Did you know my unknowing muse Ivri Lider has a new album? Live, backed up by the Revolution Orchestra instead of his usual (amazing) touring band. Really nifty arrangements of classsic tracks—including a gorgeous version of “Leonardo,” my favorite from his first album—and two each from his two most recent studio albums. Plus one new song, the delightful “Blah Bla Blah.”
Thursday 2 August was my late mother’s birthday. She would have been eighty-six. Also my imaginary friend Rusty Shirazi’s nineteenth, who shares Lee Jeffers’s birthday for reasons I’ve enumerated before. I was preoccupied with freelance work all day, though, and shamefully forgot the duple occasion.
Friday 3 August, yesterday, my muse of the last four or five years Ivri Lider released his sixth full-length studio album, Mishehu Paam (Somebody Once). Naturally I bought and downloaded it right fast. I’ve been w.a.i.t.i.n.g. His last, Beketzev A’hid Batnu’ot Shel Haguf (The Steady Rhythm of Body Movements), came out in 2008! I mean, the last four years haven’t been entirely barren of Ivriana—his side project with Jonny Goldstein, The ¥oung Professionals, is tremendous fun—but, well, Ivri’s solo work broke my ten-year-long writer’s block.
And so, how is it, the new album? Admittedly, Ha’anashim Ha’chadashim (The New People, 2002), the first album I downloaded, will always be the sentimental favorite and Beketzev A’hid Batnu’ot Shel Haguf on first listen made me wish to die, on second to live forever. So Mishehu Paam had a lot to live up to. The title track was promising: the video hit YouTube in May.
Heartbreaking visually, musically and vocally powerful.
The remaining twelve tracks? Took a couple of listens to creep up on me. No standout that’s going to displace “Ha’anashim Ha’chadashim,” “Al Kav Ha’mayim,” “Sfarad,” or my god “Bo” from the 2002 release or basically every track from the 2008 from my affections, but really. Yes. Yes.
Here’s the second video, “Mazal Tov Israel,” a doubtless terribly topical (if one understands Hebrew) collabo with Mooke.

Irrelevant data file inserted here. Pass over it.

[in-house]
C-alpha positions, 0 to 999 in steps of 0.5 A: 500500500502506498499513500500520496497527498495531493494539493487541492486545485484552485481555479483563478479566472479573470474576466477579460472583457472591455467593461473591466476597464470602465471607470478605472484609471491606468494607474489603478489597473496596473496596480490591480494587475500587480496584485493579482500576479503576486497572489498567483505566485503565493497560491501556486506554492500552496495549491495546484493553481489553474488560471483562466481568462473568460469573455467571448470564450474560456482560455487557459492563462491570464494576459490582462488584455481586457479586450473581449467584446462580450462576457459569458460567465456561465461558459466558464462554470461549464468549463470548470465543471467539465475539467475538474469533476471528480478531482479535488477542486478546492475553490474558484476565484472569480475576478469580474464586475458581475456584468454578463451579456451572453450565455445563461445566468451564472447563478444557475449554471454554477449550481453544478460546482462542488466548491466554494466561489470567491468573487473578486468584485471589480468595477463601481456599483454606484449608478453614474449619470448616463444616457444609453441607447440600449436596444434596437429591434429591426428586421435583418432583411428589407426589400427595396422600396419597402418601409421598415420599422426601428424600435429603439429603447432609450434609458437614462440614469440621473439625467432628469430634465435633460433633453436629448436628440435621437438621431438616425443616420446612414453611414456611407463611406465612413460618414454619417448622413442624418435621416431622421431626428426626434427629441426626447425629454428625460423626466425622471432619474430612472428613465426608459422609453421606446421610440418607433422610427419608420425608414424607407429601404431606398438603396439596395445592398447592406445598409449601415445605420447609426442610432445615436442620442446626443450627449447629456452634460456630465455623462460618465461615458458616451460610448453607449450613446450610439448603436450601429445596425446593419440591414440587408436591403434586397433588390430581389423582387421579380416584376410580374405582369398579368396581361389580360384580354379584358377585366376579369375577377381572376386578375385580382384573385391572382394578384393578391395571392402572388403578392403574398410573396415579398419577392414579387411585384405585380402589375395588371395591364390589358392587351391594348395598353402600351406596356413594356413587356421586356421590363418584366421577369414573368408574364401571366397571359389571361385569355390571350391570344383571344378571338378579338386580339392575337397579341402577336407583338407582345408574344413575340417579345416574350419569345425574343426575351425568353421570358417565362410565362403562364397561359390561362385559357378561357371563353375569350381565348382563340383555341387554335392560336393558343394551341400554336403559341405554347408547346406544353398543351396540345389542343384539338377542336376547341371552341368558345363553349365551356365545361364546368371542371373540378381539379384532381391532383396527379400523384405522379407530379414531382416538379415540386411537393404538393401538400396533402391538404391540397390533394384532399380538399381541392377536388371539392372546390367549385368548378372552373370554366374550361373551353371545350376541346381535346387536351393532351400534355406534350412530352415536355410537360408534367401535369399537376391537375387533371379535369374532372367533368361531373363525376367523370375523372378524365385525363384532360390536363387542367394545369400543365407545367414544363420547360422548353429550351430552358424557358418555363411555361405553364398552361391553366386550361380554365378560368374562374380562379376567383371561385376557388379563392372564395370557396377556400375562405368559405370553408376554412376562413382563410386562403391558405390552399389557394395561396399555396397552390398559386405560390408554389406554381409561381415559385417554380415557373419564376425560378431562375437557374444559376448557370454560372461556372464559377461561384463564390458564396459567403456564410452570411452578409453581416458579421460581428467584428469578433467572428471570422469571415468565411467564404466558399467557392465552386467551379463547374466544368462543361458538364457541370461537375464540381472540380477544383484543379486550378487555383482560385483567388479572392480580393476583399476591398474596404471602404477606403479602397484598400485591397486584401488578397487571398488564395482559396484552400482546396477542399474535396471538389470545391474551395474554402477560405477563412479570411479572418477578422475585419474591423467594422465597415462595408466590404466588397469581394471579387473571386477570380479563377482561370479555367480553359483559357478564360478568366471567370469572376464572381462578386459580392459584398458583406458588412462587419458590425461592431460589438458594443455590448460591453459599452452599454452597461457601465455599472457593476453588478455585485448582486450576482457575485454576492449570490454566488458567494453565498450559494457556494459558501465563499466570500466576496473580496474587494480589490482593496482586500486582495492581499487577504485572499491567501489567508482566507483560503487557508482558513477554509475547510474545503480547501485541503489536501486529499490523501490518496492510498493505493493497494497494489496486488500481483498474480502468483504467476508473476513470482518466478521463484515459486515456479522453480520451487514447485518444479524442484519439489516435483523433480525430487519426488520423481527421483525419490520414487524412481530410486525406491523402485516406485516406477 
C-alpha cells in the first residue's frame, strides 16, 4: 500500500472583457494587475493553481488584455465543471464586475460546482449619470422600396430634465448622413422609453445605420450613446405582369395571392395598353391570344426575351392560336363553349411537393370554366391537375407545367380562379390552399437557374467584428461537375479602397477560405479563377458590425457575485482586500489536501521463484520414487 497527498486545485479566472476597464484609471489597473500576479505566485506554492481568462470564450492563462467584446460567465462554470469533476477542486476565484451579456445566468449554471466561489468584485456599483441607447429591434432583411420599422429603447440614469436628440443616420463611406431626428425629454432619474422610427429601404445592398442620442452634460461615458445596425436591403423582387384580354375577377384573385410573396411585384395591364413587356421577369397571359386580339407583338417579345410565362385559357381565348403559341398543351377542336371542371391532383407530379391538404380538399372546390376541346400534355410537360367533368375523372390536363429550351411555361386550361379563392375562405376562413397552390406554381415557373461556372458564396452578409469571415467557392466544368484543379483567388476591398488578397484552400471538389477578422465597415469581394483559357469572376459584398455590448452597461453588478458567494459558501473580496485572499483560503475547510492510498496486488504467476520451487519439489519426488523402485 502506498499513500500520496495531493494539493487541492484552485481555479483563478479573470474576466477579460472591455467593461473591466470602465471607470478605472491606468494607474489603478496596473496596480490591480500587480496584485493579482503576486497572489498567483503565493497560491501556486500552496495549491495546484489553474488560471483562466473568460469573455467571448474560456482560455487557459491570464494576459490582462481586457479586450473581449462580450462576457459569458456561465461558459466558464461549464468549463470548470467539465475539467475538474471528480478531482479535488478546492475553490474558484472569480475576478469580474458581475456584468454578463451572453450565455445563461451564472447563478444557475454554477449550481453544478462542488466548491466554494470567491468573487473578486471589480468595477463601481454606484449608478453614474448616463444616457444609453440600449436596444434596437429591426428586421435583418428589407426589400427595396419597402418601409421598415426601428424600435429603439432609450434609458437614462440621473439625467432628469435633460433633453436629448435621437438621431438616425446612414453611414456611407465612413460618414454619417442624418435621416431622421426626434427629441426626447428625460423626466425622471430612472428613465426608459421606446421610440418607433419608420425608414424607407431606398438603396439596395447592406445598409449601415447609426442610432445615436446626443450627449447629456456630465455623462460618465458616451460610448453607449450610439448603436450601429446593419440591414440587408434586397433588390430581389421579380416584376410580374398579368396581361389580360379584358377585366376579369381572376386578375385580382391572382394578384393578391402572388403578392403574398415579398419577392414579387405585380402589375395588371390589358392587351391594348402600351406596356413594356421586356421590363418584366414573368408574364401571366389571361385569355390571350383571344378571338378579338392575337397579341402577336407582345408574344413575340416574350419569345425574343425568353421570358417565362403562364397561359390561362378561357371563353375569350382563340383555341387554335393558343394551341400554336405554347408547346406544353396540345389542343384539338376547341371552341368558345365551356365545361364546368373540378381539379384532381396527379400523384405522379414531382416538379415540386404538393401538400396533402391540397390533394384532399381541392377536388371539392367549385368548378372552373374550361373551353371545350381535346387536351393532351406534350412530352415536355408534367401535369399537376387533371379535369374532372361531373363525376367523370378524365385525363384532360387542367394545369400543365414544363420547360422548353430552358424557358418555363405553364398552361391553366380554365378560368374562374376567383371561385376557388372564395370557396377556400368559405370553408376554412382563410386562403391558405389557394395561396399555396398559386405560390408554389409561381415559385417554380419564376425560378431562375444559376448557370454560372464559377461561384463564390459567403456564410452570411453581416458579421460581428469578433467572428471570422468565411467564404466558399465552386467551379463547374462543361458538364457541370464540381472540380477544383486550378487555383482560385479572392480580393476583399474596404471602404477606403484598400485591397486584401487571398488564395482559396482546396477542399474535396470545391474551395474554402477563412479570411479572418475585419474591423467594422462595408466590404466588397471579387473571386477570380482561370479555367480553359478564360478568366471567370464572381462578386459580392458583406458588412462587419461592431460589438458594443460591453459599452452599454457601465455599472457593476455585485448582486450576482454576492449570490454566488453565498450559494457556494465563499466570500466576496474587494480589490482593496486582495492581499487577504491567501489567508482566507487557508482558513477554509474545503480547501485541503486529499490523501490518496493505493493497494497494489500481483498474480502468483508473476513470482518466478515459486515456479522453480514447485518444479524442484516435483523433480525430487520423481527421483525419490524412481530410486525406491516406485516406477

Added to the soundtrack for the three stories I’m working on: “The Oily Man,” a tale from the subcontinent first mentioned back in May and Still. Not. Done. Dammit; another, as yet untitled, subcontinental story; and the fourth Liam story, “…and the Changelings.” And for the on-going revision of the novel in which Rusty Shirazi plays such a central part. (Happy belated, Rusty!) And the designing and the editing and the designing and the proof reading.
Oh, unlikely. But still a flattery: my bite-size science fiction story of the very near future, “The Arab’s Prayer” (M-Brane SF #24, January 2011), has been selected for reprint in Steve Berman’s Wilde Stories 2012: The Year’s Best Gay Speculative Fiction. A book I will most likely copyedit, design, and lay out. Meta or what?
I will take the opportunity, as I do just about every time I mention “The Arab’s Prayer,” to embed the video for Israeli pop star Yehonathan’s anthemic “Waiting for You (Tel-Aviv),” which provided both inspiration and soundtrack.
I’d been peripherally aware of T¥P all summer. One of its principals is Israeli superstar Ivri Lider, about whom I go on and on. But I hadn’t paid a great deal of attention as A) the project appeared to be directed toward an international—that is, English speaking—audience and a significant aspect of my infatuation with Ivri’s music has to do with my inability to understand the Hebrew lyrics; B) the first single was called “D.I.S.C.O.,” which, well, really? in 2011?; C) I had a lot of other stuff on my mind.
I was wrong, okay? I even like “D.I.S.C.O.” although my favorite tracks, I think, are “Wake Up,” “Deserve,” “Dirty Messages,” and the cover of Suzanne Vega’s “Blood Makes Noise.”
Ravishing new English-language song from ravishing Israeli singer Ivri Lider, whose discography has had a profound effect on my work and life for the last several years. “Back Home,” from the soundtrack to Tomer Heymann’s film The Queen Has No Crown, was posted on YouTube just today.
Somewhat older, a teaser for Ivri’s eagerly anticipated English-language album Fly/Forget, the heartbreaking single “Mike.” Release it already, Ivri!
Older still and in Hebrew, a fan-made video for one of my favorite tracks from the brilliant 2008 album Beketzev A’hid Batnu’ot Shel Haguf (The Steady Rhythm of Body Movements)—“Tzel Shahor” (“Dark Shadow”).
If you haven’t seen/played/listened to them yet, two further Ivri songs are embedded on the page dedicated to the science-fiction novella that would not exist without his work: the title track to 2001’s Ha’anashim Ha’chadashim (The New People), and the first single, “Rak Tevakesh” (“Just Ask”) from Beketzev A’hid Batnu’ot Shel Haguf.